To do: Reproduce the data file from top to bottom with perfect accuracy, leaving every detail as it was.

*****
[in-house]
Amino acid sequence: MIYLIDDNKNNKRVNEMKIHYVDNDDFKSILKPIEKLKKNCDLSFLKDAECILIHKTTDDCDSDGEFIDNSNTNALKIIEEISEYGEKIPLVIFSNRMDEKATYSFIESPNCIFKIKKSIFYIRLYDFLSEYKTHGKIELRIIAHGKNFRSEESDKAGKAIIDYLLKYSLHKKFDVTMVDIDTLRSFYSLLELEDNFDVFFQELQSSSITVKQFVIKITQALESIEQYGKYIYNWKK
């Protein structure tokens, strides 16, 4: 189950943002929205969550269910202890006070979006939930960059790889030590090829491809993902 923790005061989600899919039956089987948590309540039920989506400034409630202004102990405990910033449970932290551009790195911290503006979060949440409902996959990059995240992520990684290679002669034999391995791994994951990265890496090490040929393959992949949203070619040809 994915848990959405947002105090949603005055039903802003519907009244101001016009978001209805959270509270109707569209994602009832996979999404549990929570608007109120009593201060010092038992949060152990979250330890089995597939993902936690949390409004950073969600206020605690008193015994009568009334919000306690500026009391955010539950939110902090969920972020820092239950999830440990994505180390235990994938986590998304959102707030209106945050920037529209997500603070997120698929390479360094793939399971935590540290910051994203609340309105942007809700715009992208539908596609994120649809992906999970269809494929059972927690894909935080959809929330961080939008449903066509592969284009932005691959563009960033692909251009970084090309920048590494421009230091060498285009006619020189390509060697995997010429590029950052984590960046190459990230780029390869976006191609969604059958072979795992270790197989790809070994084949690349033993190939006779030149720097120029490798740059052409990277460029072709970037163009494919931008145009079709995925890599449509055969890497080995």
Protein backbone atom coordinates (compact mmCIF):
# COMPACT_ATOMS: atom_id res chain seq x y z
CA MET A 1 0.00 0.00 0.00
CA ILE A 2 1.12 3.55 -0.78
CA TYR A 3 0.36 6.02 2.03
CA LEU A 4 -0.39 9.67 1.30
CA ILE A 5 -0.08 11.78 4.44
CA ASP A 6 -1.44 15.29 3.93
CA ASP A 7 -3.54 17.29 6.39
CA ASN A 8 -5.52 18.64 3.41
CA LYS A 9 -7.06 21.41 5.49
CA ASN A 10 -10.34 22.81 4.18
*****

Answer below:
[in-house]
Amino acid sequence: MIYLIDDNKNNKRVNEMKIHYVDNDDFKSILKPIEKLKKNCDLSFLKDAECILIHKTTDDCDSDGEFIDNSNTNALKIIEEISEYGEKIPLVIFSNRMDEKATYSFIESPNCIFKIKKSIFYIRLYDFLSEYKTHGKIELRIIAHGKNFRSEESDKAGKAIIDYLLKYSLHKKFDVTMVDIDTLRSFYSLLELEDNFDVFFQELQSSSITVKQFVIKITQALESIEQYGKYIYNWKK
């Protein structure tokens, strides 16, 4: 189950943002929205969550269910202890006070979006939930960059790889030590090829491809993902 923790005061989600899919039956089987948590309540039920989506400034409630202004102990405990910033449970932290551009790195911290503006979060949440409902996959990059995240992520990684290679002669034999391995791994994951990265890496090490040929393959992949949203070619040809 994915848990959405947002105090949603005055039903802003519907009244101001016009978001209805959270509270109707569209994602009832996979999404549990929570608007109120009593201060010092038992949060152990979250330890089995597939993902936690949390409004950073969600206020605690008193015994009568009334919000306690500026009391955010539950939110902090969920972020820092239950999830440990994505180390235990994938986590998304959102707030209106945050920037529209997500603070997120698929390479360094793939399971935590540290910051994203609340309105942007809700715009992208539908596609994120649809992906999970269809494929059972927690894909935080959809929330961080939008449903066509592969284009932005691959563009960033692909251009970084090309920048590494421009230091060498285009006619020189390509060697995997010429590029950052984590960046190459990230780029390869976006191609969604059958072979795992270790197989790809070994084949690349033993190939006779030149720097120029490798740059052409990277460029072709970037163009494919931008145009079709995925890599449509055969890497080995």
Protein backbone atom coordinates (compact mmCIF):
# COMPACT_ATOMS: atom_id res chain seq x y z
CA MET A 1 0.00 0.00 0.00
CA ILE A 2 1.12 3.55 -0.78
CA TYR A 3 0.36 6.02 2.03
CA LEU A 4 -0.39 9.67 1.30
CA ILE A 5 -0.08 11.78 4.44
CA ASP A 6 -1.44 15.29 3.93
CA ASP A 7 -3.54 17.29 6.39
CA ASN A 8 -5.52 18.64 3.41
CA LYS A 9 -7.06 21.41 5.49
CA ASN A 10 -10.34 22.81 4.18